On the evening of January 4th, until 1:50 AM on the morning of January 5th, "Forty-one policemen, detectives and railroad agents searched 2,600 lockers in Pennsylvania Station." An anonymous caller claimed to have hidden a bomb there.
New Yorkers next heard from the bomber on Washington's birthday, February 22, 1956, when, the Times reported "A 74-year-old attendant was seriously injured yesterday when a homemade bomb exploded in the men's lavatory at Pennsylvania Station."
The report continued, "Fragments of the explosive led the police to conclude [the bomb] was the work of an eccentric who is believed to have planted twenty-five such bombs around Manhattan since 1940. Eight persons have been injured."
Lloyd Hill, the men's room attendant, was informed by a young man that there was an obstruction in one of the plumbing fixtures. Hill tried to clear the blockage with a plunger when the device exploded.
Police found "lying in the washroom..." "and old sock, the frame of a watch and metal fragments." Chief of Detectives James B. Leggett said the fragments found were similar to those found at the scene of previous crude bombings in local theatres and railroad terminals.
Hill, of 141 W. 110th Street, was taken to St. Vincent's Hospital with injuries to his forehead and left leg.
On April 5, 1956, the trail of the bomber seemed to be growing warmer. The police department, the Times reported, had assembled "the most comprehensive portrait yet of the eccentric bomb planter who has eluded them for more than fifteen years."
In a thirteen-state alarm, they depicted him as a "skilled mechanic who owns or who has access to a drill press."
60 percent of his bomb threats were mailed from White Plains.
The twenty-six home-made bombs "were the work of a man over 40 years of age who bore a 'deep-seated hatred of the Consolidated Edison Company.'" According to Inspector James J. Walsh of the Manhattan West Detective Bureau, the bomber "had chosen a wayward course to publicize his feelings about the company."
The Times concluded, tersely, "Eight persons have been hurt by the bombs."
The bomber was quiet for months, until he struck on December 2, this time, at the Brooklyn Paramount, home of a Wurlitzer organ with 2,000 pipes and 257 stops.
At 7:50 PM, with 1,500 people in the theatre watching Tolstoy's "War and Peace," a bomb went off, injuring six people. They continued with the film.
"Abrahan Blumenthal, a 36-year-old postal clerk of 627 Sackman Street...was lifted from his seat by the blast." Also injured was Doris Russo, 31, of 903 Hancock Street and her sister, Joyce Young, 27, of the same address.
They were treated at Cumberland Hospital.
On the day after Christmas, all hell seemed to have broken loose in New York. The Times headlined, "13 BOMB THREATS KEEP POLICE BUSY".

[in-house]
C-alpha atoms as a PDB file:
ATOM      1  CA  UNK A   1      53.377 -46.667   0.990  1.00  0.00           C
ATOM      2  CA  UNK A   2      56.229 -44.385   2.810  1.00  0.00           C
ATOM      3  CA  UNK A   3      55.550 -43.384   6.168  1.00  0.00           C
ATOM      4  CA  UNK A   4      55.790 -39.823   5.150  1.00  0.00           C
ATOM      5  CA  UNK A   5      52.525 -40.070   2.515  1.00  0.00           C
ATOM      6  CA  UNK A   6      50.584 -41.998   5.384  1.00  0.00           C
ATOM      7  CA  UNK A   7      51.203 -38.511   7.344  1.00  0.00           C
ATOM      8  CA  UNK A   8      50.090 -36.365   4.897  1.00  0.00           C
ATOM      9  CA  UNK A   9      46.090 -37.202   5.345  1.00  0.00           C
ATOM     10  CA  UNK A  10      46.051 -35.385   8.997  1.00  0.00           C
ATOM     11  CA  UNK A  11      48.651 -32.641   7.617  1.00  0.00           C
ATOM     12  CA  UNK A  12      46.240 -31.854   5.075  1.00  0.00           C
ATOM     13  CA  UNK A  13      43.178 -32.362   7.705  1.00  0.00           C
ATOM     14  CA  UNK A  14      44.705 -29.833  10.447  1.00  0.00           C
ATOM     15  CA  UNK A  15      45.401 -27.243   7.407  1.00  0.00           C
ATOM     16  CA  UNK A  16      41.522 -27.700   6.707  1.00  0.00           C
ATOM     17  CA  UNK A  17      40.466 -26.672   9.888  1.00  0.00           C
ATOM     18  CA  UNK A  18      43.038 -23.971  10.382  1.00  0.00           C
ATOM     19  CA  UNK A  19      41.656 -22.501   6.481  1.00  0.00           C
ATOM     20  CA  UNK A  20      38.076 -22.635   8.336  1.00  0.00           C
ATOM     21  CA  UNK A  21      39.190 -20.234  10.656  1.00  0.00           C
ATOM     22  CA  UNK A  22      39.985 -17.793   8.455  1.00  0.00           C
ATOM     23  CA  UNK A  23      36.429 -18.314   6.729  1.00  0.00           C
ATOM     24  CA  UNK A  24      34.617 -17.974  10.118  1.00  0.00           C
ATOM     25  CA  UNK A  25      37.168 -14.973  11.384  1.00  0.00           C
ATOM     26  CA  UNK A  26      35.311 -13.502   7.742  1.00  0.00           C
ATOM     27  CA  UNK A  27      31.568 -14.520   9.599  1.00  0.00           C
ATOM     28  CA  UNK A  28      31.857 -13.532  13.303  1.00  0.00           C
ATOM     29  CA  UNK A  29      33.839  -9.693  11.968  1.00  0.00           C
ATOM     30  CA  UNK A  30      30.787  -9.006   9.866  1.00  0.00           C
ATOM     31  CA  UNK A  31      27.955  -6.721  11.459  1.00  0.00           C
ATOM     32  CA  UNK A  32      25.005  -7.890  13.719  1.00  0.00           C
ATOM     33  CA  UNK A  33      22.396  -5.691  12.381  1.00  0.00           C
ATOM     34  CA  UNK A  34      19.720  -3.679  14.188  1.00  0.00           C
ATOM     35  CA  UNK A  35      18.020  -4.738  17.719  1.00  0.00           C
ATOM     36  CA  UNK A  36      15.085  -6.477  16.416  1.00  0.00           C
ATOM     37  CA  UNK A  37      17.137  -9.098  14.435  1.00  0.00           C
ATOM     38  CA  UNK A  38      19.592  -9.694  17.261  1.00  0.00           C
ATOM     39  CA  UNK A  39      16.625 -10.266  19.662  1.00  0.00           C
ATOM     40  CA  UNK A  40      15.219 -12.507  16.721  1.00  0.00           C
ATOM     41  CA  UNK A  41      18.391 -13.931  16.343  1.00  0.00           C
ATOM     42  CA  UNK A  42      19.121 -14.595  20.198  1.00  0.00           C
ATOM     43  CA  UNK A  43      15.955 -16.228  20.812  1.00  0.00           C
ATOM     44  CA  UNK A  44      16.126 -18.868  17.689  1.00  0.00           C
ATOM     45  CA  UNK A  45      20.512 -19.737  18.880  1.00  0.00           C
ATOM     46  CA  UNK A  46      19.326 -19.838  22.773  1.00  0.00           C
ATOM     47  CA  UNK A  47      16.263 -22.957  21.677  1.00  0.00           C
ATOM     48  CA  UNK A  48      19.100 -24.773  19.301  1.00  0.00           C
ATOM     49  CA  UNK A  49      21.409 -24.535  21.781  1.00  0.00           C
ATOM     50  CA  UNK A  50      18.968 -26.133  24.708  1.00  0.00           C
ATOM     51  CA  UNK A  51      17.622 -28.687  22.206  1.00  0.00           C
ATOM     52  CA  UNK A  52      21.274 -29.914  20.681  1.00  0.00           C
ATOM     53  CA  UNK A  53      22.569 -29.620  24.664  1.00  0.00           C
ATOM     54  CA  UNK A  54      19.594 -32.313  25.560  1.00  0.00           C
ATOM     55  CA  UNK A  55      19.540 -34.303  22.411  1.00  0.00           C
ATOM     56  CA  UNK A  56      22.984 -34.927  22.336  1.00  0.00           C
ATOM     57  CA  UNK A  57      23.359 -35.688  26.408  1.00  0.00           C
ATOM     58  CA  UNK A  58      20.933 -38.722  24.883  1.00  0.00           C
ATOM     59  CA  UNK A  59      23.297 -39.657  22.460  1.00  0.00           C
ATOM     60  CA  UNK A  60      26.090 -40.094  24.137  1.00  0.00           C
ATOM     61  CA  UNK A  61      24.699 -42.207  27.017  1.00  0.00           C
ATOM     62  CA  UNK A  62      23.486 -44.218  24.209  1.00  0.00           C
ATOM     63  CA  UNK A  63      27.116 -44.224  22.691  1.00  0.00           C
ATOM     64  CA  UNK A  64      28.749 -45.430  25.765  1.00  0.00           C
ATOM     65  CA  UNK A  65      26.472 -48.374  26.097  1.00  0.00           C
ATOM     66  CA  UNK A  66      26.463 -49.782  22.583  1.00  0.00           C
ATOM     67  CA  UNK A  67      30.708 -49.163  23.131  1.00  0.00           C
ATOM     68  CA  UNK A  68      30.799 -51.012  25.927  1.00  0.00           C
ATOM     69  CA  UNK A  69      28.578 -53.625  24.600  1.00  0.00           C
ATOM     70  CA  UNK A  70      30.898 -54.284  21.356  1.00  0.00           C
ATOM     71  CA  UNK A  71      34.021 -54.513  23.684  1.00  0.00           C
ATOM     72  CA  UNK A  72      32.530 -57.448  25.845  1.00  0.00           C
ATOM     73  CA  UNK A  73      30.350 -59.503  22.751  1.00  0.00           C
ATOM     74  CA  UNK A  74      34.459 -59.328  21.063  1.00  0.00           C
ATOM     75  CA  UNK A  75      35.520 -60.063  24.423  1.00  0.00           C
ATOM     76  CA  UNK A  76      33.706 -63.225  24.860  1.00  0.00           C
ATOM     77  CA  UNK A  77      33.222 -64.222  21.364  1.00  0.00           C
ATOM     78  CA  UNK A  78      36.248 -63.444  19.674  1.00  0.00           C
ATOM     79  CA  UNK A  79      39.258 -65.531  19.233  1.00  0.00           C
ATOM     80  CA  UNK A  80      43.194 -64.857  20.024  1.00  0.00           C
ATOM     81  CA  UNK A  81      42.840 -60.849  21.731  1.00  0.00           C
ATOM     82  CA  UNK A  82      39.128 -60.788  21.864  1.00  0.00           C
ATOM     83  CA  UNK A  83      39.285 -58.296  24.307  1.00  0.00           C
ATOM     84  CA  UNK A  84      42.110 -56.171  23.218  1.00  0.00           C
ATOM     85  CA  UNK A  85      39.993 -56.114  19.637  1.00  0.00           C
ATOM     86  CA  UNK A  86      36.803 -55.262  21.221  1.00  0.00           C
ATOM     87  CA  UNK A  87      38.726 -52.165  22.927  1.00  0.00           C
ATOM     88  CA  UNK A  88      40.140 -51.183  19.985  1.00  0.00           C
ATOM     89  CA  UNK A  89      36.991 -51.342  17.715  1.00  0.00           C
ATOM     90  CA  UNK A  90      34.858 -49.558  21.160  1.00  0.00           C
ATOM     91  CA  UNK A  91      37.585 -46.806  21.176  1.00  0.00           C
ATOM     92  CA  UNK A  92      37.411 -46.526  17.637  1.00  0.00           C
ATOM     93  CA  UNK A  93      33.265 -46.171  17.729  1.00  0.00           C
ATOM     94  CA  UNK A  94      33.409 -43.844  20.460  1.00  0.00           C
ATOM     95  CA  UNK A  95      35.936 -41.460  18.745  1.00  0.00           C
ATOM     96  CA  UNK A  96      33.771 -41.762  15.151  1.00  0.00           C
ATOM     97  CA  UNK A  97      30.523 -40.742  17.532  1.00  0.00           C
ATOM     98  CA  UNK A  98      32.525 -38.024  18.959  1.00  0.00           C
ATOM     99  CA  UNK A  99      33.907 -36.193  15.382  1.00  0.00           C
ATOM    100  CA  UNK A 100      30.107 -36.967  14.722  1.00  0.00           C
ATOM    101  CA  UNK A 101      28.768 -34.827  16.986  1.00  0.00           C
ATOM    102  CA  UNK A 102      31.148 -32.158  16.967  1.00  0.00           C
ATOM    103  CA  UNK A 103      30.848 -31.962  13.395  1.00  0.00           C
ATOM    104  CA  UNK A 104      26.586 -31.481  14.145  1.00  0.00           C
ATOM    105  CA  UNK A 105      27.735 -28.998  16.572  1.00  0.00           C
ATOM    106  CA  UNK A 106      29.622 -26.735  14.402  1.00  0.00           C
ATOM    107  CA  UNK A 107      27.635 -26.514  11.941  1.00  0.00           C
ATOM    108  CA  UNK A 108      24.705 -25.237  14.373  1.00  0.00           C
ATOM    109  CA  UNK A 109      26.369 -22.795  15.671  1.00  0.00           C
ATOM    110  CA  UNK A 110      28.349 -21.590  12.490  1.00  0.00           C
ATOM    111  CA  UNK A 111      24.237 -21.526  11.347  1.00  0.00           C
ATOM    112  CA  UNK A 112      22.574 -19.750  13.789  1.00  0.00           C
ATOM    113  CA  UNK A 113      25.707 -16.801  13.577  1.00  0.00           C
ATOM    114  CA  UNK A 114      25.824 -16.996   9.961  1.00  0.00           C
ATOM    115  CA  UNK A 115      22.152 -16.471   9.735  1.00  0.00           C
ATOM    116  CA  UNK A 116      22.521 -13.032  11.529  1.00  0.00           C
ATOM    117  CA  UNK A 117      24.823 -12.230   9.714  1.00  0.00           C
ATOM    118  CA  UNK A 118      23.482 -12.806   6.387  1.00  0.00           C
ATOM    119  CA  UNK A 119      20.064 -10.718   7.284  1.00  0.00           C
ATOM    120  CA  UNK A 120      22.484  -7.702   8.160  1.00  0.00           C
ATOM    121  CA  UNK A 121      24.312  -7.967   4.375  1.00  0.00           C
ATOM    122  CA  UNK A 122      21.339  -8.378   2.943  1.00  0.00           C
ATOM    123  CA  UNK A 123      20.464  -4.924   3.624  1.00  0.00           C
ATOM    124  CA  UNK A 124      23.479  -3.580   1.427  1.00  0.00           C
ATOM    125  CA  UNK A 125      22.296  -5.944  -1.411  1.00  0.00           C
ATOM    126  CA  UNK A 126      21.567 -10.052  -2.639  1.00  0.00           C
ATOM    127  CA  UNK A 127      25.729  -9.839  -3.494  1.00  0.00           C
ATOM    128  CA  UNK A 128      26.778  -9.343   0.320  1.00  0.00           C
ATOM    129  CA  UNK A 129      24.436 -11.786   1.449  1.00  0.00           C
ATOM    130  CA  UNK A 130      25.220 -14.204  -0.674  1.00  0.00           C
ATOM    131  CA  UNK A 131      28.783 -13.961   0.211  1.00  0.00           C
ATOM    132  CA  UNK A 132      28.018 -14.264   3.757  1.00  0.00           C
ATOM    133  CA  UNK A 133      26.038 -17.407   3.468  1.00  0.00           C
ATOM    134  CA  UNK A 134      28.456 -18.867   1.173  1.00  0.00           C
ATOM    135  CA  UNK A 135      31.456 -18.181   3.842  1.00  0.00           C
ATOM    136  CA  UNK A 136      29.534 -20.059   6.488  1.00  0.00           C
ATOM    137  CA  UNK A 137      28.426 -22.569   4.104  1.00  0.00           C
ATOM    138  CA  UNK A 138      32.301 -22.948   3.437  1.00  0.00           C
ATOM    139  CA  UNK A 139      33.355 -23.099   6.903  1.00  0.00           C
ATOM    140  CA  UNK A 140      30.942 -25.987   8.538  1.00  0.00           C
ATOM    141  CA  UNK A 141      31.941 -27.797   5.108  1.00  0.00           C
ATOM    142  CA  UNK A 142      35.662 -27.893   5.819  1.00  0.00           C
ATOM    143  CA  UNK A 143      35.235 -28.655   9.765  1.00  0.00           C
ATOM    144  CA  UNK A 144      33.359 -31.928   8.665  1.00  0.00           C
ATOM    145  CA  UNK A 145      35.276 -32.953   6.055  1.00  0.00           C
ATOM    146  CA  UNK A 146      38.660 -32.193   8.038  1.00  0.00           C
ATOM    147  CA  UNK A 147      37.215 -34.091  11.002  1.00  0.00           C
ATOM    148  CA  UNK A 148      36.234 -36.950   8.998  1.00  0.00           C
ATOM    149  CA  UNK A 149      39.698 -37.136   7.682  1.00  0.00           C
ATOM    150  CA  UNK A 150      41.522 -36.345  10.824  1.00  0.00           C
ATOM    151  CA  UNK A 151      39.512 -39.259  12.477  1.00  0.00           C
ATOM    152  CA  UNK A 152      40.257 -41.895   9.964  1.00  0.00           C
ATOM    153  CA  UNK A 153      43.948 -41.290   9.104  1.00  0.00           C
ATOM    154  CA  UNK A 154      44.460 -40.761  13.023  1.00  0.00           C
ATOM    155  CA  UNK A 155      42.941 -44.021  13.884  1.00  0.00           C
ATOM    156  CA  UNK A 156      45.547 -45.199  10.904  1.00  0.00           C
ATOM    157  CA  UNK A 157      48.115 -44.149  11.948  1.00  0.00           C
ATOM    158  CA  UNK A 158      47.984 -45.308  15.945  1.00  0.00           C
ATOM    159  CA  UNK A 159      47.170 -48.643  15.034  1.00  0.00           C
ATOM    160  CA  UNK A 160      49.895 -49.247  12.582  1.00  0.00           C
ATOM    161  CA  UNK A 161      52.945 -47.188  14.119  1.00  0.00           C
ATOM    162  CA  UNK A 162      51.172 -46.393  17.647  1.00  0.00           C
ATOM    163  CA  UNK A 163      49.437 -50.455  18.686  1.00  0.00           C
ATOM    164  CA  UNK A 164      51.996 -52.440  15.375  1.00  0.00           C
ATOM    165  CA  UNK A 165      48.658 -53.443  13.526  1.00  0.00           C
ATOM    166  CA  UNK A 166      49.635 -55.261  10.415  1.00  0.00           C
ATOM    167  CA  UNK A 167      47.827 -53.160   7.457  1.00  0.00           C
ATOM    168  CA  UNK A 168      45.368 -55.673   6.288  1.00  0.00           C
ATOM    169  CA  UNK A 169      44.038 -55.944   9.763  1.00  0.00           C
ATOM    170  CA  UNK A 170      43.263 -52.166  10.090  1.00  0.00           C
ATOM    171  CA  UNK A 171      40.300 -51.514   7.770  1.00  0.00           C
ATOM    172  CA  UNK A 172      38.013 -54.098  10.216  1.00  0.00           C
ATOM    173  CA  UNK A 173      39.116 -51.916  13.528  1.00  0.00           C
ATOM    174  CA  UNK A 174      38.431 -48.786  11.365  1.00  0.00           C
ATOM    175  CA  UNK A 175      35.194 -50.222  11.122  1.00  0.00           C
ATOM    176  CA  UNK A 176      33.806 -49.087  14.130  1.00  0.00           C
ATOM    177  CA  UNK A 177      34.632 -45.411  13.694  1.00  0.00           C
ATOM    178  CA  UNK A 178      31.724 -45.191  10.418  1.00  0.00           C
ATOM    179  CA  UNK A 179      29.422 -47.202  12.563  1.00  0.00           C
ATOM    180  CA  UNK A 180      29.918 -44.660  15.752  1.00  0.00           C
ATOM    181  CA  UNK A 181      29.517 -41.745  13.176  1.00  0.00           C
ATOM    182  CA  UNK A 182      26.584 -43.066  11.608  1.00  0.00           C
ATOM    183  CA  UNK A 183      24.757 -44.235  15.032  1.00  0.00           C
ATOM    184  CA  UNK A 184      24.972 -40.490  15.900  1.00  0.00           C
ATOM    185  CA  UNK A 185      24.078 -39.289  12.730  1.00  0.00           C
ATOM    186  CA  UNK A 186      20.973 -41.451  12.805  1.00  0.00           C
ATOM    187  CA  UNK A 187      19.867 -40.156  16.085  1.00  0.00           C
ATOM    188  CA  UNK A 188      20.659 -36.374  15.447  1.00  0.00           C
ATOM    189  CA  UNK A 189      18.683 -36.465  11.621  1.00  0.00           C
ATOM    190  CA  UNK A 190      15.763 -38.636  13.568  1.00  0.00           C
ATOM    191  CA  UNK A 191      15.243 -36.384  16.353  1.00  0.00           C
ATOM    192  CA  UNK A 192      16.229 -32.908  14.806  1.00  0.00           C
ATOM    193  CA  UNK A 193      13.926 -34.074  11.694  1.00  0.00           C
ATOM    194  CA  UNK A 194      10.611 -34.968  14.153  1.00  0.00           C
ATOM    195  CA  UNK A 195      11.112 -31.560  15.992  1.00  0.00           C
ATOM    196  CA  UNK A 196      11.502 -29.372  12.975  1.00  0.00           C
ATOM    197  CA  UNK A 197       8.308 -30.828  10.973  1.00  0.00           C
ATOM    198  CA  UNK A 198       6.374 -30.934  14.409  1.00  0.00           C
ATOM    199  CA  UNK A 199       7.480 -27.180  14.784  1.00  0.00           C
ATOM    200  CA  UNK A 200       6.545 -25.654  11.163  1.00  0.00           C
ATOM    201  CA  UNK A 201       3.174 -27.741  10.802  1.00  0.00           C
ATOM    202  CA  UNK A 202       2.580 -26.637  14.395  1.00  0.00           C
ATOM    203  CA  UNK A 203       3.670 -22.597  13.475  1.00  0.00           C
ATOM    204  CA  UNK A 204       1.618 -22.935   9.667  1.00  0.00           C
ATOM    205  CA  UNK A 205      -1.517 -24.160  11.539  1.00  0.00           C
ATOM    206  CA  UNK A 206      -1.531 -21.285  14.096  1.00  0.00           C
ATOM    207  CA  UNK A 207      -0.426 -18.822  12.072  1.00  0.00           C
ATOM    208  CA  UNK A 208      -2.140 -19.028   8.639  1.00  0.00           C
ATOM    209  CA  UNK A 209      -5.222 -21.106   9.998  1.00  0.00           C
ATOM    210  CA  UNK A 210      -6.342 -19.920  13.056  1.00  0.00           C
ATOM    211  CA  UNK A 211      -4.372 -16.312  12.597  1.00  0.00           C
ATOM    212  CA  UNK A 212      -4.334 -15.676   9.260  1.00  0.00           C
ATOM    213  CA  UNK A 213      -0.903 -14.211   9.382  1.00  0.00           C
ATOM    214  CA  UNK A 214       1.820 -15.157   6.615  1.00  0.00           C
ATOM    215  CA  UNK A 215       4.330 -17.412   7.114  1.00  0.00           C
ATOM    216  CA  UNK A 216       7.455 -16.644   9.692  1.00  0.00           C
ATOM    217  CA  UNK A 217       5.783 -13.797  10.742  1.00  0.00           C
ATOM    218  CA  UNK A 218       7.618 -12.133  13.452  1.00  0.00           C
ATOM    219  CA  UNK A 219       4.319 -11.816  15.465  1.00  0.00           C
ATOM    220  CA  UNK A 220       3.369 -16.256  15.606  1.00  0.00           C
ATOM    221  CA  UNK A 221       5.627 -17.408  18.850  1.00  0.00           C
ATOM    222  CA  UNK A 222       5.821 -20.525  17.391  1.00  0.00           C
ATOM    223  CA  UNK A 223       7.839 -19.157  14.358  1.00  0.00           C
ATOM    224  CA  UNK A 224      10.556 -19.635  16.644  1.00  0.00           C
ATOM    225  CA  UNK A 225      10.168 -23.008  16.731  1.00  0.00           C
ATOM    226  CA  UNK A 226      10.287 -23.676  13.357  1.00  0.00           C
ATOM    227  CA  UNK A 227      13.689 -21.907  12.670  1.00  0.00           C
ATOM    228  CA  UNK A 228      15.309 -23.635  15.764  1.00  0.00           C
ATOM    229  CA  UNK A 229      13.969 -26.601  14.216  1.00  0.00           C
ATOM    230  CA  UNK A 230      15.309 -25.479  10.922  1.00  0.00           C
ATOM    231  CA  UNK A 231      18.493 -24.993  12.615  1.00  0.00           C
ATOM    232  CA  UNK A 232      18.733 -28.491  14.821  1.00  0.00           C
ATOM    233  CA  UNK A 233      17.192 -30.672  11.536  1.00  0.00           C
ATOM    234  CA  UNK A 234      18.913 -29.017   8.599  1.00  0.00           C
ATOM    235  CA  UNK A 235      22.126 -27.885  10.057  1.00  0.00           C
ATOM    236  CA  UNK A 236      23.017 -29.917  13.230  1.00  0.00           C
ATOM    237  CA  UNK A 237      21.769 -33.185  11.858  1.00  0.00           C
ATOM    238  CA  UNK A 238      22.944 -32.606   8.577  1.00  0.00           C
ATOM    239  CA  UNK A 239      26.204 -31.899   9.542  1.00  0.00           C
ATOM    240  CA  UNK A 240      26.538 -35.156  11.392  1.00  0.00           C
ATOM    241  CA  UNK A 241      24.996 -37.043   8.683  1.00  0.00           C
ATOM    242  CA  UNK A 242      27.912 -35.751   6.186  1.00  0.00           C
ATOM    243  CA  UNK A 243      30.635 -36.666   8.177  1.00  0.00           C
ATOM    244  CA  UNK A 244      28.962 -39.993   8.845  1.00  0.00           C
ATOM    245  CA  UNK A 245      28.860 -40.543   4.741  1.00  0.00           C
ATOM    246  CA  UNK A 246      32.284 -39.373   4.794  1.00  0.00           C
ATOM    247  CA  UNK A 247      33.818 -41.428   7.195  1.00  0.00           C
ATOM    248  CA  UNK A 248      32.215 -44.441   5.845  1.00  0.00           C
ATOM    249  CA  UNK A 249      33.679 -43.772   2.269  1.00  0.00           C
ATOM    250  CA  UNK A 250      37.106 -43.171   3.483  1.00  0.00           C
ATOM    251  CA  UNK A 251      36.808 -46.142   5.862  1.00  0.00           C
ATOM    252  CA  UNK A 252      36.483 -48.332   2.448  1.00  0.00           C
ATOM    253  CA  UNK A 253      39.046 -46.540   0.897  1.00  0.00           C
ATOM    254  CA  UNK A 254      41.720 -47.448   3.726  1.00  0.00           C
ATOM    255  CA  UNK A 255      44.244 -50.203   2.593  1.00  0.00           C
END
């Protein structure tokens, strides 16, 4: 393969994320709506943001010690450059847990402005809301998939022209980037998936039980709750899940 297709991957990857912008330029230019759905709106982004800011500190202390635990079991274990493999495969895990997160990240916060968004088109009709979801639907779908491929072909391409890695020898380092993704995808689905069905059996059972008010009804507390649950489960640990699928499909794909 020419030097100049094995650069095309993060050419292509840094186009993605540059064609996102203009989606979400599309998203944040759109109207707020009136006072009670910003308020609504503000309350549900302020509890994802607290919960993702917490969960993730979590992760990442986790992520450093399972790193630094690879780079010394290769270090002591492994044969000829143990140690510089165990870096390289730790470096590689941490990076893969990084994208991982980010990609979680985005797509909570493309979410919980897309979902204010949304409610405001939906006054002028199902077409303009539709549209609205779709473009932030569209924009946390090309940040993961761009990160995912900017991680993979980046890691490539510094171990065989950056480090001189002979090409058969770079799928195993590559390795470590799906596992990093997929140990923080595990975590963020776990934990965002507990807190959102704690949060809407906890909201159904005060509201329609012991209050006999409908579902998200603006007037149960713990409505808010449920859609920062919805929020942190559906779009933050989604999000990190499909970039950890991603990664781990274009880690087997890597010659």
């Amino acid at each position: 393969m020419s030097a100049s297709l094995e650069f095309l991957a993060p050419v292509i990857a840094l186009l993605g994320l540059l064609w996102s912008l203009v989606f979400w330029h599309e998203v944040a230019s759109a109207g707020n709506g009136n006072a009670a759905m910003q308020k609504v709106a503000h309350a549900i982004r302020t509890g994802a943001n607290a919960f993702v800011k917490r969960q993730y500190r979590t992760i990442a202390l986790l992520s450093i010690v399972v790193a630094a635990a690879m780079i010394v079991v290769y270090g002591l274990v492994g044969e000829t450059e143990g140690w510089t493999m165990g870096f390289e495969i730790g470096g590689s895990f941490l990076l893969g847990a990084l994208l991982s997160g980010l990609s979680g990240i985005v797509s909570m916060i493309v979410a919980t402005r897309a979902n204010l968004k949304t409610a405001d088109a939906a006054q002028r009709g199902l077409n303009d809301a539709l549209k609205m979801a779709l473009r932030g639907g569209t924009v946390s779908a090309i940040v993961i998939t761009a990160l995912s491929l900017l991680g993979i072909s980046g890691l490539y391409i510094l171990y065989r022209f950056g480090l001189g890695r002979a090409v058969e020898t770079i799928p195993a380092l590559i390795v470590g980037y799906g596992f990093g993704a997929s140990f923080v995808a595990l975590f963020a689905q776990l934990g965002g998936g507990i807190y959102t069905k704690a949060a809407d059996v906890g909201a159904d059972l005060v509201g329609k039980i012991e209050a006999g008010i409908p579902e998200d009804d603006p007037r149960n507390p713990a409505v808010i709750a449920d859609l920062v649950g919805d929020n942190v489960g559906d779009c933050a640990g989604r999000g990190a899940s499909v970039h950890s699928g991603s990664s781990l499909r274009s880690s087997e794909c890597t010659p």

The subsequent article said, "Fall bomb reports pestered the police throughout yesterday as they unsuccessfully sought the man who left a homemade explosive Monday in the New York Public Library.
"As on Tuesday night, persons with warped senses of humor had telelphoned to thirteen places by late evening with bomb threats.
"The macabre callers during the day cited as targets two hospitals, two theatres, two libraries, one in Newark; a hotel, a large apartment project, a pier, a restaurant, and business houses, one in Hillside, NJ."
Police Commissioner Stephen P. Kennedy was "considering the offer of a cash reward for information leading to the arrest and conviction of the person responsible for the placing of thirty-two pipe-type bombs in public places here since 1940....Police said yesterday they were not ruling out the possibility that the perpetrator might be a woman."
1956 ended with a long article in the Times by Alexander Feinberg. Stating that "Bomb scares and hoaxes [had] reached epidemic proportions..." the Police Department said they won't respond to alarms "unless a device was actually discovered."
Bomb scares took place in Madison Square Garden (packed with basketball fans) the Waldorf-Astoria, the State House in Trenton, a restaurant in Philadelphia, the Socony-Mobil building, Grand Central Terminal, Port Authority Bus Terminal, Carnegie Hall Studios, a department store in Brooklyn, and various other hotels, subway stations, bank buildings, newspaper offices, neighborhood movie theatres and "just plain buildings."
The police brought in George Cermac, 63 years-old of Bethlehem, PA. He was interrogated at the East Thirty-fifth Street station, where he "suddenly collapsed and died."
Thus ended 1956.